With EHRs, Technology Magnifies Effects of Human Error

How secure are electronic health records? And, as health information exchanges or private networks are developed to share health information electronically, what is the possibility that our private health information would be available to people who shouldn’t have it?

The health information exchanges developed to share electronic health records (EHRs) are built to allow access from multiple organizations, including hospitals, multiple medical practices, laboratories, testing facilities and other institutional health care providers. With a broader network, patients and providers benefit from easy access to more complete information. But the risk of unauthorized disclosures multiplies with each organization and provider that can access the record.

Section 13402 of the HITECH Act requires entities covered by HIPAA to report promptly breaches of unsecured private health information affecting 500 or more individuals  (“large breaches”).  HHS maintains a web site listing these breaches. As of October 25, 2011, the site contained summaries of 345 reported breaches.

Breaches affecting less than 500 people may be summarized and reported annually. The agency’s report to Congress on breaches occurring  since the HITECH reporting requirement became effective analyzed both sets of breaches.

The most common breaches of the security of private health information aren’t caused by hackers.   The majority are caused by the same human foibles that disrupt other areas of life — greed and human error.

Greed: People steal valuable, portable objects, like laptops or smart phones.  Some more enterprising thieves steal network servers. In 2009, of the 45 large breaches reported, 27 resulted from theft. In 2010, theft continued to be the most frequent cause of reported major breaches, and one theft affected 1.9 million people. 42 of the 99 reported thefts involved laptop computers. The majority of thefts occurred on the premises of the covered entity.  But if the records are in another object that is stolen, the health information may be compromised. Last month, an employee of a contractor for TRICARE had loaded back-up tapes into his car for transportation to another federal facility when his car was stolen from his employer’s lot. The breach affected the security of the records of 4.9 million beneficiaries.

Last year, another  entity reported that an employee had sold protected health information to a third party.  Similar incidents are described in the data base of the Privacy Clearinghouse. The largest reported incident of unauthorized access involved a former employee using a password to enter a a password-protected web site, where the employee had access to protected health information of 400,000 people.

Human error: One entity reported that hard drives in 20 leased photocopy machines were left in the machines that were returned and resold. The hard drives contained (or could have contained, as the entity reported) personal health information of more than 340,000 people.

The Privacy Rights Clearinghouse tracks breaches  in many fields, in more detail, including where the data was stored and whether information was accessed by someone within the organization.  It also includes later developments in the incidents it has reported.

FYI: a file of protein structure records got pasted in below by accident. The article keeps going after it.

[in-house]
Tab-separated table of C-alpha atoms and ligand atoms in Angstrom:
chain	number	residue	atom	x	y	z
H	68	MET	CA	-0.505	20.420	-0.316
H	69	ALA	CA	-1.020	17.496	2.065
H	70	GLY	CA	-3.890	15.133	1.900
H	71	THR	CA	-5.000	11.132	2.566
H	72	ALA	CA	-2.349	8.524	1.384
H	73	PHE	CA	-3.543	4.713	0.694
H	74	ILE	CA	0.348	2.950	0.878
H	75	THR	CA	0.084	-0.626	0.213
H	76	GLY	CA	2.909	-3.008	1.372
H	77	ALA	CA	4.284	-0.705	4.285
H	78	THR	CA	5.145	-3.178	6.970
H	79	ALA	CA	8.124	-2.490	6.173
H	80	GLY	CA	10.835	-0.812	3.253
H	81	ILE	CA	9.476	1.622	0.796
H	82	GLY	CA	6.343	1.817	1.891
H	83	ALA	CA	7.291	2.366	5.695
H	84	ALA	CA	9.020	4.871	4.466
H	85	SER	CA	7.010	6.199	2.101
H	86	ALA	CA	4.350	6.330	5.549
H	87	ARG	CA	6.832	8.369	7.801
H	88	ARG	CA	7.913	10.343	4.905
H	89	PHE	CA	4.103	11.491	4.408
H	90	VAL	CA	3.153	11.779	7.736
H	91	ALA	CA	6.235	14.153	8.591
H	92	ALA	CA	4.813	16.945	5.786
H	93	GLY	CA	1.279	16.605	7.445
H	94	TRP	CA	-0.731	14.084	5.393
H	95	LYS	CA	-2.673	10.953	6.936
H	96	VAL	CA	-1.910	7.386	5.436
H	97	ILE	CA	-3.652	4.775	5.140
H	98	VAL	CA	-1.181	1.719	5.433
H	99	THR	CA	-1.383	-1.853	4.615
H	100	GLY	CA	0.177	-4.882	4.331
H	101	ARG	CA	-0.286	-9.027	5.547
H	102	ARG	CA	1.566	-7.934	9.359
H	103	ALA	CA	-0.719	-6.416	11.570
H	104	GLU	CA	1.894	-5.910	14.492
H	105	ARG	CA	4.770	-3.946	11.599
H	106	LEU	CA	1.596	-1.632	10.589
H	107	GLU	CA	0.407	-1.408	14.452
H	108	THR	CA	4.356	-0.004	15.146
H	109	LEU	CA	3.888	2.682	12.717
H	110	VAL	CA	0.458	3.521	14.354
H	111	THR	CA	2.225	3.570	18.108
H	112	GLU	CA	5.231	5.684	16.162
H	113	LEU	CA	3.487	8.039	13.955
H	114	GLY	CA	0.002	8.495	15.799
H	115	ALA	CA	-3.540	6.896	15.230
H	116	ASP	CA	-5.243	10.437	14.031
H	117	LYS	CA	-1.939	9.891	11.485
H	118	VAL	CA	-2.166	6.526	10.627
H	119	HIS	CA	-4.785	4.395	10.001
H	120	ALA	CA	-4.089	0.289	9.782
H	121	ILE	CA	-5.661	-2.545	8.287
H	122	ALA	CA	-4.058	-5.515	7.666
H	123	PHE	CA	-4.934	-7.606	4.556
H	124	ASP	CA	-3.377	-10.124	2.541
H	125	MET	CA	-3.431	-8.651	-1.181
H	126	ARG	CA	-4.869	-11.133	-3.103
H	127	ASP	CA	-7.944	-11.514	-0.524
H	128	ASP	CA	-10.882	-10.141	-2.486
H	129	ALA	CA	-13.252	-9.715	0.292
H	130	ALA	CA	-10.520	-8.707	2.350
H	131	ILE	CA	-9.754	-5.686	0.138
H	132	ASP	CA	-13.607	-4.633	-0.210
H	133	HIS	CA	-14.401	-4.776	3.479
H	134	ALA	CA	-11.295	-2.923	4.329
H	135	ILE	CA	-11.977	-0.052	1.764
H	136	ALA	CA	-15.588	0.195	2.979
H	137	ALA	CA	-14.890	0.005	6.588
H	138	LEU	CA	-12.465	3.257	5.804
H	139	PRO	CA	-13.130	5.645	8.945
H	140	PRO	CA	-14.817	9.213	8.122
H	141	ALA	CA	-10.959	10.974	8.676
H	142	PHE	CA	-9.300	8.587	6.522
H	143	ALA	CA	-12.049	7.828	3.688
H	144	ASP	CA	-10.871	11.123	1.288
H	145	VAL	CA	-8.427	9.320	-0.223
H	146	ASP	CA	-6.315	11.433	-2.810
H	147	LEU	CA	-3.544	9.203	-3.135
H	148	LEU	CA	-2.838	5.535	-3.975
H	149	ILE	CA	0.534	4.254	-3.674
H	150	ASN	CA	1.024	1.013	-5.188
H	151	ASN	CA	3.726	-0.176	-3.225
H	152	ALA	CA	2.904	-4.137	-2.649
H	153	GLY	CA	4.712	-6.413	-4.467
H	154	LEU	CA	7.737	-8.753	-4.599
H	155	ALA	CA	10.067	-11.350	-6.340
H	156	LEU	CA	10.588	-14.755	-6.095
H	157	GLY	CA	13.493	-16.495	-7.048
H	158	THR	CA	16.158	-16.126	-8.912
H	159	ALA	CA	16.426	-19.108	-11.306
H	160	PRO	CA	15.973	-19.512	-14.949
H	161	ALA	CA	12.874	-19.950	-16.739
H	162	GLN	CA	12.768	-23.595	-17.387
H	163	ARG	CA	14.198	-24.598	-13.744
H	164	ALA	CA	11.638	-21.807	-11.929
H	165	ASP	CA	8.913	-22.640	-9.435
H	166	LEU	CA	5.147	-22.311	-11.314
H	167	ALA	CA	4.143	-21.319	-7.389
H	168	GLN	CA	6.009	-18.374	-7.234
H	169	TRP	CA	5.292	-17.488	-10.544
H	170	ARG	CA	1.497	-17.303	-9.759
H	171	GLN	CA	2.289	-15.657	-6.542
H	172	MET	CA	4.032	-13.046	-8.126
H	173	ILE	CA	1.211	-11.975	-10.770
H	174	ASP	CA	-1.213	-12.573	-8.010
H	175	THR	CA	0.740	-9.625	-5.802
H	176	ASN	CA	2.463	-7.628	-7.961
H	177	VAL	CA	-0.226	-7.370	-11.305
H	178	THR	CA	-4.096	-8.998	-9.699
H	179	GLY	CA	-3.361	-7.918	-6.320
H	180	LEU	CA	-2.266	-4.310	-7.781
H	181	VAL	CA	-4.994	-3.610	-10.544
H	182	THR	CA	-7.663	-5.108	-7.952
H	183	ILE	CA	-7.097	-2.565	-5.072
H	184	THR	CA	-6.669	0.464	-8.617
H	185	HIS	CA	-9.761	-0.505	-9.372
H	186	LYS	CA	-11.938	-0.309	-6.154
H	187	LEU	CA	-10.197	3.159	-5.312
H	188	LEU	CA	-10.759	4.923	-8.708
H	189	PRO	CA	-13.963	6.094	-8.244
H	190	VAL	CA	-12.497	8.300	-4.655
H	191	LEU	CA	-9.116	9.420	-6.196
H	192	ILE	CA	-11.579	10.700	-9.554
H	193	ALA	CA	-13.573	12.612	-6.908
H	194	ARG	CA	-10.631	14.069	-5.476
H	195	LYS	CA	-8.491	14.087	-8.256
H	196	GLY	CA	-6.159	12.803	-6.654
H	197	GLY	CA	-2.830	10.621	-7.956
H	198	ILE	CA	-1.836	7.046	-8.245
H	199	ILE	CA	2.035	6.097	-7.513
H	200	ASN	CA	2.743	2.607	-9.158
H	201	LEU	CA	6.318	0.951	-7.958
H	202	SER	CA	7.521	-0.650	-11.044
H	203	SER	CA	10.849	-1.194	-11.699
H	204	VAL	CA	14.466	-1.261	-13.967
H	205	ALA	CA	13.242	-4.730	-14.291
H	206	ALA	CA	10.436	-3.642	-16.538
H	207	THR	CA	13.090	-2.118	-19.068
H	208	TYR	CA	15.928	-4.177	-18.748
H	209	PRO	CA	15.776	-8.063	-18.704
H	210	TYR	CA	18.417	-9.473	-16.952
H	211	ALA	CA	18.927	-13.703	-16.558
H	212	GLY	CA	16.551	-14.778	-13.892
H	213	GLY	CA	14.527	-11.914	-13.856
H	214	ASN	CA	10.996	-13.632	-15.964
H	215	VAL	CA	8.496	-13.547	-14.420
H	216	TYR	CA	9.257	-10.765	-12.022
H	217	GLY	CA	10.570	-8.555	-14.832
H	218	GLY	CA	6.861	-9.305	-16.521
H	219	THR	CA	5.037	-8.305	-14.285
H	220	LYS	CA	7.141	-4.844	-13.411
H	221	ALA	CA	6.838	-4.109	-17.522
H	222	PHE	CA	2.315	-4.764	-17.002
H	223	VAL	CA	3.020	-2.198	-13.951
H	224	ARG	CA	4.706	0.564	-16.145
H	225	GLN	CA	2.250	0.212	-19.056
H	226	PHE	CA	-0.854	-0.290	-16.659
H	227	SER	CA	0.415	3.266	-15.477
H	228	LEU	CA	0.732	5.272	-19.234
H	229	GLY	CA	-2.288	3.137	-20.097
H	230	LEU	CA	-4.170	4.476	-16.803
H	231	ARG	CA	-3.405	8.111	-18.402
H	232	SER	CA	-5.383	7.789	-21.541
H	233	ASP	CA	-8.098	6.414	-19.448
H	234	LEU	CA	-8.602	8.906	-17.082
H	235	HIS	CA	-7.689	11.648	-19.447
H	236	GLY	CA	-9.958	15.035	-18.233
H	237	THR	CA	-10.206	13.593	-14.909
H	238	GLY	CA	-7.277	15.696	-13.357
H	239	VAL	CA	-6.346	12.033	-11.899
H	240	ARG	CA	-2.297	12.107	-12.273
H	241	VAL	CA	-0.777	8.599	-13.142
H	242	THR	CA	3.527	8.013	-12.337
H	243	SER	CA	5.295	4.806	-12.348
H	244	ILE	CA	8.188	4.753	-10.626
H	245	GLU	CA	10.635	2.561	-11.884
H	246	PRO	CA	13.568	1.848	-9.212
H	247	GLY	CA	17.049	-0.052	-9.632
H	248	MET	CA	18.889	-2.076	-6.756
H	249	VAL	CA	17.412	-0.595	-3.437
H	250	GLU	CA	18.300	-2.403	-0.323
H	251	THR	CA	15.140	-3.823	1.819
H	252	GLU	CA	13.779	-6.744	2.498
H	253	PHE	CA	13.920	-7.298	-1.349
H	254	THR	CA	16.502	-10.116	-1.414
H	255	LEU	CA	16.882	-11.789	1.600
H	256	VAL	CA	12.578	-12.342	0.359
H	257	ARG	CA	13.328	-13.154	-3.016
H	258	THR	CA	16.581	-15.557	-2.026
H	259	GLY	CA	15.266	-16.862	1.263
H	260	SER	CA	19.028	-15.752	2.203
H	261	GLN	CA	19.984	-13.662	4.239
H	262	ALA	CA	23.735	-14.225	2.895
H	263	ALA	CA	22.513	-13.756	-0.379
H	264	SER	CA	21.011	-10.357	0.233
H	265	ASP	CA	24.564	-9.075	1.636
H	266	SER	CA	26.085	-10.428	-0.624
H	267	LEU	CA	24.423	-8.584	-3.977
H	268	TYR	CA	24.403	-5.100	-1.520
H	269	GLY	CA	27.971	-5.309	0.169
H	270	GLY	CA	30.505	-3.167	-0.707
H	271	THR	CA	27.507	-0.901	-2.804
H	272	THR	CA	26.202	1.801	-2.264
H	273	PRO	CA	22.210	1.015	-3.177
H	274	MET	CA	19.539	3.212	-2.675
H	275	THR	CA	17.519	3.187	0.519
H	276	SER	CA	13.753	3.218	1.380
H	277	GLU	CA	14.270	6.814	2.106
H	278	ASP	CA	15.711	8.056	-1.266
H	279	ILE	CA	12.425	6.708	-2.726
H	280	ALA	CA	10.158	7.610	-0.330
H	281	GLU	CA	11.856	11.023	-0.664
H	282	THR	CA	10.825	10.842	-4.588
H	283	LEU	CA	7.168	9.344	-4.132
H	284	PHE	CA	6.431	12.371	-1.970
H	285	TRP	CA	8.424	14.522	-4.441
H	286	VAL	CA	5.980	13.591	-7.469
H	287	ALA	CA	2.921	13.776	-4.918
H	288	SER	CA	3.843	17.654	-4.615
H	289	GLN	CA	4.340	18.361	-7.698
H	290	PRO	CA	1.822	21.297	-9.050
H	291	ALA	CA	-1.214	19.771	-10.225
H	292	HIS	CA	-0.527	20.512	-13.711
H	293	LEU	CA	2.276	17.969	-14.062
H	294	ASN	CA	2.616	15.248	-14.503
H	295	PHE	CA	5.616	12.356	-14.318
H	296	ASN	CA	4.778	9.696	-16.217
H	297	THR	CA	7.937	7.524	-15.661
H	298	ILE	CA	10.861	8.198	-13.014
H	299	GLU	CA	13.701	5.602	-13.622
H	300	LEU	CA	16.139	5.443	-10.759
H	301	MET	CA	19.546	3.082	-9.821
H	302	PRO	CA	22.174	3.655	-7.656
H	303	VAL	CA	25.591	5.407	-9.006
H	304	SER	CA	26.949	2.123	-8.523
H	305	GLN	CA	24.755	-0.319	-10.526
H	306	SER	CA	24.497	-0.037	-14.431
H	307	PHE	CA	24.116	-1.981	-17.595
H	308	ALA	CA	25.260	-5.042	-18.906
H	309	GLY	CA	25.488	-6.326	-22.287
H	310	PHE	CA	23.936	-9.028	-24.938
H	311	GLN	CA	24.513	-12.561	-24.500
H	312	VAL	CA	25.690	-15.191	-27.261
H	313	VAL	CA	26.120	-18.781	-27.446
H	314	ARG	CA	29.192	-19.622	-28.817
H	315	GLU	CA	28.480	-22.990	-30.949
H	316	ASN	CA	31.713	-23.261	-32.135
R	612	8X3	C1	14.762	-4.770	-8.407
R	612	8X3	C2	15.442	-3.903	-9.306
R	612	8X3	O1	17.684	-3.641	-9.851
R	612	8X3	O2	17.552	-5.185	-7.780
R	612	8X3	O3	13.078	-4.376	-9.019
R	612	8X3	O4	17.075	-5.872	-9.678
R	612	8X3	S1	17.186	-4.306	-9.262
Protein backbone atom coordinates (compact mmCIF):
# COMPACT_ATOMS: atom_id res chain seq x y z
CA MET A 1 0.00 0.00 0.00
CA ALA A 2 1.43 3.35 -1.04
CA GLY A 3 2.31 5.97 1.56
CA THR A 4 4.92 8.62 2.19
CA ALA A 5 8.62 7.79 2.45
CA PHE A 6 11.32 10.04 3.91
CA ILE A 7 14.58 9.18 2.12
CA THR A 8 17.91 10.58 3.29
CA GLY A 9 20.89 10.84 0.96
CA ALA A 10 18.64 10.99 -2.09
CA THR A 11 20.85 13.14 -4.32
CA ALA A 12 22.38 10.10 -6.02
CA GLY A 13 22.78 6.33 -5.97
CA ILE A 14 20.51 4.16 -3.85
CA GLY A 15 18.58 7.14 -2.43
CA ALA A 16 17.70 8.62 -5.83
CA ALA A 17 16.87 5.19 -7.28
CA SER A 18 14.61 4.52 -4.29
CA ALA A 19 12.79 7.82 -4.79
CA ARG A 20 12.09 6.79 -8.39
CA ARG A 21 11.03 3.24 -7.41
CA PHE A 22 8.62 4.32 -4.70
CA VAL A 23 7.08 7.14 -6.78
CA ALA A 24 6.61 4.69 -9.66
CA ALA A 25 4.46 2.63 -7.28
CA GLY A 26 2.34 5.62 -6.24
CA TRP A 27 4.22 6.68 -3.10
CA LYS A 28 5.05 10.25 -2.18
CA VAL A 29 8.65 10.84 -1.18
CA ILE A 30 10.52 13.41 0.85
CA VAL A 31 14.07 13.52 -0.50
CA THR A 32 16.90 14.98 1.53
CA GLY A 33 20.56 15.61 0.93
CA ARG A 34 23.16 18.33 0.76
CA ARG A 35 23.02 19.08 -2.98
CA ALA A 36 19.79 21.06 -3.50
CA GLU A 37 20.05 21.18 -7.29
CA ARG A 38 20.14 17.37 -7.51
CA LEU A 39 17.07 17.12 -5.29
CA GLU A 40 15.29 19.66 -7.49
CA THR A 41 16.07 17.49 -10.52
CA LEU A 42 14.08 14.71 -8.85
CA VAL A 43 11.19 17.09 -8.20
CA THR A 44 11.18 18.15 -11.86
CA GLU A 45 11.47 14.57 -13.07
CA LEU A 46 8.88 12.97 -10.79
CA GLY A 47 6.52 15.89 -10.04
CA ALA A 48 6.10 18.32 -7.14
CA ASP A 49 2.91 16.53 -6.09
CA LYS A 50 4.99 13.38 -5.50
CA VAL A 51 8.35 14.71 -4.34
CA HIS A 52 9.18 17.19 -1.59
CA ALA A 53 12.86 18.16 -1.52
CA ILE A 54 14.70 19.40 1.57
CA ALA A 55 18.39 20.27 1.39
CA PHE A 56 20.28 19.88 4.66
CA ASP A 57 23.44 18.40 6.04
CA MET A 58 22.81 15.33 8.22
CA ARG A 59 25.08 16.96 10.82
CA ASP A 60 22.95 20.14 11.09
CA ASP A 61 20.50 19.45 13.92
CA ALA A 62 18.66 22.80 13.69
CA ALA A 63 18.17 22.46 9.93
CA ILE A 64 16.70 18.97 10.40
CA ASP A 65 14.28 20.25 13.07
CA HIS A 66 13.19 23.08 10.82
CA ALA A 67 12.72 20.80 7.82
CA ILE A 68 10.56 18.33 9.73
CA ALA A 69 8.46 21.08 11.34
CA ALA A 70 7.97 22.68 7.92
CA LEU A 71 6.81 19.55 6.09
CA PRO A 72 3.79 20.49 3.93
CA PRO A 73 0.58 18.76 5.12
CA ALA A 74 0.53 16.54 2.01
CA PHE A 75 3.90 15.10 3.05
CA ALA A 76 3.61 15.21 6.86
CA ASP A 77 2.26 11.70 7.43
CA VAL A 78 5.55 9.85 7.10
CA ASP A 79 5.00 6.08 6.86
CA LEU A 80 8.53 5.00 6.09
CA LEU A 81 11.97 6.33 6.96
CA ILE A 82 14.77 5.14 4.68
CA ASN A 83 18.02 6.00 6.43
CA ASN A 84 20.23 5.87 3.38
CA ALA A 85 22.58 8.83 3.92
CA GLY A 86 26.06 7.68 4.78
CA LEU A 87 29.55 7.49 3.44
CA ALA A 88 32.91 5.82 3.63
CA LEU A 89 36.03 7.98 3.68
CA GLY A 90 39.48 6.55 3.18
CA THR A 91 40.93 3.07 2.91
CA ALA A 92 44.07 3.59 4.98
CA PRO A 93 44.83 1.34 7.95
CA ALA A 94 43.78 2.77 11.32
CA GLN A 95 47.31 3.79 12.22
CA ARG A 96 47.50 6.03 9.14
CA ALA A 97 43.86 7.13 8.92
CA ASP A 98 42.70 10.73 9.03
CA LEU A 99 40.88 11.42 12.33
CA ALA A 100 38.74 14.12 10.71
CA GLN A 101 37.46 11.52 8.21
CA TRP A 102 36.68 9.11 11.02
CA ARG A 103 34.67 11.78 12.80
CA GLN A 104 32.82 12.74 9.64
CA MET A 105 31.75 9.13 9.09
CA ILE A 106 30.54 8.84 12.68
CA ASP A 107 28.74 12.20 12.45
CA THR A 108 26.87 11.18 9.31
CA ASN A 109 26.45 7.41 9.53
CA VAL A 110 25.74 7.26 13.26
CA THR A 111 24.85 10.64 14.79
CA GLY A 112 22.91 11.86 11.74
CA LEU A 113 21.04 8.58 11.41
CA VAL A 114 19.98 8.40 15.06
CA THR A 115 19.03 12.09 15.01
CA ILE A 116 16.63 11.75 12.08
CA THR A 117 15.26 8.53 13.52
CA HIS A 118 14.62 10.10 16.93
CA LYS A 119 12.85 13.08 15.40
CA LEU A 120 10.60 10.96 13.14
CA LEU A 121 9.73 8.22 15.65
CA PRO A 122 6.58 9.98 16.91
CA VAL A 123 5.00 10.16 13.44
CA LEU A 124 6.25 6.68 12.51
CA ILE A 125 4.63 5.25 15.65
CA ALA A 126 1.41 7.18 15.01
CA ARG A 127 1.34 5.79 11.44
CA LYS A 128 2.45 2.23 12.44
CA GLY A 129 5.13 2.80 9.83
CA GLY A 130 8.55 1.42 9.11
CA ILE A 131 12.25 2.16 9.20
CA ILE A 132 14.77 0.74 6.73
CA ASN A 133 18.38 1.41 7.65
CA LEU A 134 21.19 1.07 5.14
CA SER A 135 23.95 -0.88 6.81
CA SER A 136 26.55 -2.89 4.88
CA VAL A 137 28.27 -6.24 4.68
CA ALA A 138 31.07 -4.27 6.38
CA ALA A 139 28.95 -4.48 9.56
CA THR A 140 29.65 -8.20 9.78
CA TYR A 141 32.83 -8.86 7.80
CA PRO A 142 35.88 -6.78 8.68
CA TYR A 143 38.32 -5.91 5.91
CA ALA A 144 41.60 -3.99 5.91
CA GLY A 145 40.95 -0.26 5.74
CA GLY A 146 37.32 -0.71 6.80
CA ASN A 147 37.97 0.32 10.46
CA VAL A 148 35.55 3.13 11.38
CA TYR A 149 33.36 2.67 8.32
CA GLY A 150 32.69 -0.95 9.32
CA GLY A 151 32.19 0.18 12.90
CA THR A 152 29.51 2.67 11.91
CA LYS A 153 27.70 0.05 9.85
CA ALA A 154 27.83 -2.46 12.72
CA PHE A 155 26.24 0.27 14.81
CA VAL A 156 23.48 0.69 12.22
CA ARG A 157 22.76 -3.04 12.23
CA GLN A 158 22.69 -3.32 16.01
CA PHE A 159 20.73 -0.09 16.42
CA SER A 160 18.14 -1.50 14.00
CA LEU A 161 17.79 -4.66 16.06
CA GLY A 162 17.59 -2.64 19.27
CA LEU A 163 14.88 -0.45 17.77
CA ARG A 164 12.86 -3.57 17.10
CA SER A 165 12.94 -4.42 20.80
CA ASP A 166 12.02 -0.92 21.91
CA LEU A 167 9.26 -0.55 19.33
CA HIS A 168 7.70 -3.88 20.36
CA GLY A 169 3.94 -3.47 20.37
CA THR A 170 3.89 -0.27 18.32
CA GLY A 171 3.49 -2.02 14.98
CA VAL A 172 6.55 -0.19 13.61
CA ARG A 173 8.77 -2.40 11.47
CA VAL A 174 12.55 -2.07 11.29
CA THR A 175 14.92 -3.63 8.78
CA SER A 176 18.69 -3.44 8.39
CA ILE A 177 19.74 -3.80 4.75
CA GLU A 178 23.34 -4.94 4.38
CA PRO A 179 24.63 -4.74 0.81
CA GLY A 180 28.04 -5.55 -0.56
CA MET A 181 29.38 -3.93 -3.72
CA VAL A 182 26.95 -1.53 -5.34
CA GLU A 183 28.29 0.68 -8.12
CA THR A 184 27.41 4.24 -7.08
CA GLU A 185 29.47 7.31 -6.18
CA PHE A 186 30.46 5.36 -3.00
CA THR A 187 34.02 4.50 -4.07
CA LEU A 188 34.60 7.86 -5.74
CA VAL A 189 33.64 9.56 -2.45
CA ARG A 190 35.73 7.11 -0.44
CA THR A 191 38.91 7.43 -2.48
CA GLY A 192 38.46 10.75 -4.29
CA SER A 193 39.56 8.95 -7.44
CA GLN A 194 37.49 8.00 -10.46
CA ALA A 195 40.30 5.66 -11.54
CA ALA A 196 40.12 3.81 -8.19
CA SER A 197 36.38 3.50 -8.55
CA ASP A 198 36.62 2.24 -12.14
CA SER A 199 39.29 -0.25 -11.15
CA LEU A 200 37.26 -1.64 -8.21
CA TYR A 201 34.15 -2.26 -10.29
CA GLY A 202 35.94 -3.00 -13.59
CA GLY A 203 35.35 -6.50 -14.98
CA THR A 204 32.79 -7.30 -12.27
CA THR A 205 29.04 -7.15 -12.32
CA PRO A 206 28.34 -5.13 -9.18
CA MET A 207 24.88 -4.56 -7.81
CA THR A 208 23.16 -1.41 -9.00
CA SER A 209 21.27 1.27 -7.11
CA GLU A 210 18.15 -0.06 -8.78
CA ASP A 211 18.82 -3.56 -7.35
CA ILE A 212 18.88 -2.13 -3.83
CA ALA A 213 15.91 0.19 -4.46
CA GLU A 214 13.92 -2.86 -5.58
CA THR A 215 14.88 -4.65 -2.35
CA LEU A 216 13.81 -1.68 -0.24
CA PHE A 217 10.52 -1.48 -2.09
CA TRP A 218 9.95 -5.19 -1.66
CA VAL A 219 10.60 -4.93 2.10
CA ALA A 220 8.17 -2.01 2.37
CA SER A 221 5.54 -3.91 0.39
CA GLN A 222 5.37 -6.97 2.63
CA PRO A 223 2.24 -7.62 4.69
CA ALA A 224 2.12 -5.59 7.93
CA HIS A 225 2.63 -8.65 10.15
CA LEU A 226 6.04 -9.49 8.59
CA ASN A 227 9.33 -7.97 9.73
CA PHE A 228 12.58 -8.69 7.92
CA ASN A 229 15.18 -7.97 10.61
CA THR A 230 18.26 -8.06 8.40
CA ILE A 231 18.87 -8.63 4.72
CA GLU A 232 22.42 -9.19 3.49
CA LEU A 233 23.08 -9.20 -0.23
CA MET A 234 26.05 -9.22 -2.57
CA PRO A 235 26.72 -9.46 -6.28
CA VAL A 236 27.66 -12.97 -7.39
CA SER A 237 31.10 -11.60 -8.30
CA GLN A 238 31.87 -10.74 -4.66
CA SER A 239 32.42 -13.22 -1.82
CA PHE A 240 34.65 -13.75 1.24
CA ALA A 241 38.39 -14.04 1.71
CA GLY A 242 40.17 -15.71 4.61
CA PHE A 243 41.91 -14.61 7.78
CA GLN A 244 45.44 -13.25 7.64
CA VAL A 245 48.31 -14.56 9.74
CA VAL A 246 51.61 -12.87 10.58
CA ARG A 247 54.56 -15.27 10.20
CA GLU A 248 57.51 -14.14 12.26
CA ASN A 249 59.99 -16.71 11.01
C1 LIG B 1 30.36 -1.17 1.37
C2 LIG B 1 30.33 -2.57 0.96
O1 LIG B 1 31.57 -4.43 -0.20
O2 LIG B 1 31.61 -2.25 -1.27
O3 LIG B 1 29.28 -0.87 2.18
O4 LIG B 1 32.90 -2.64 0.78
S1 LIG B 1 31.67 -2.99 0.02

Human error:   People lose things — like laptops,  portable drives and smart-phones.  In 2010, loss of records, whether paper or electronic, was the second most commonly reported breach.

Paper vs.  electronic.  Breaches of privacy or security of paper records also occur, of course. The most commonly reported human errors involved misdirected mailings of paper records, where one or two people received someone else’s records.  Still, any one incident of loss of electronic data will affect many more people than paper would. In 2010, HHS received reports of 33 cases where records were lost. These incidents affected more than 1,156,000 people. Ten of these incidents  involved losses of portable electronic devices other than laptops.

One of those incidents, which accounted for 800,000 of the affected individuals, suggests that outsourcing the maintenance or disposal of protected health information is problematic. The HIPAA covered entity arranged for a business associate to dispose of  computer back-up tapes that were not compatible with the entity’s new system. The associate, in turn, hired a subcontractor to destroy the tapes. Later, the associate informed the covered entity that some of the tapes were not accounted for at the time of destruction.

Many incidents  of improper disposal of paper records have occurred. A retiring practitioner or  closed institution may leave behind a dumpster full of boxes of medical records pertaining to hundreds of patients.

As long as human beings continue to make mistakes, some breaches will occur. But much of the potential damage would be prevented by incorporating the most basic, common-sense precautions.  Hundreds of the incidents where electronic data were compromised involved unencrypted data. Mobile devices or portable drives often were not password-protected.

Imaginative techies may design wonderful protections, like the poison pill that destroys the information on a stolen electronic device. But no matter what firewalls or other security protocols are created, our private health information will not be secure if people fail to take basic precautions.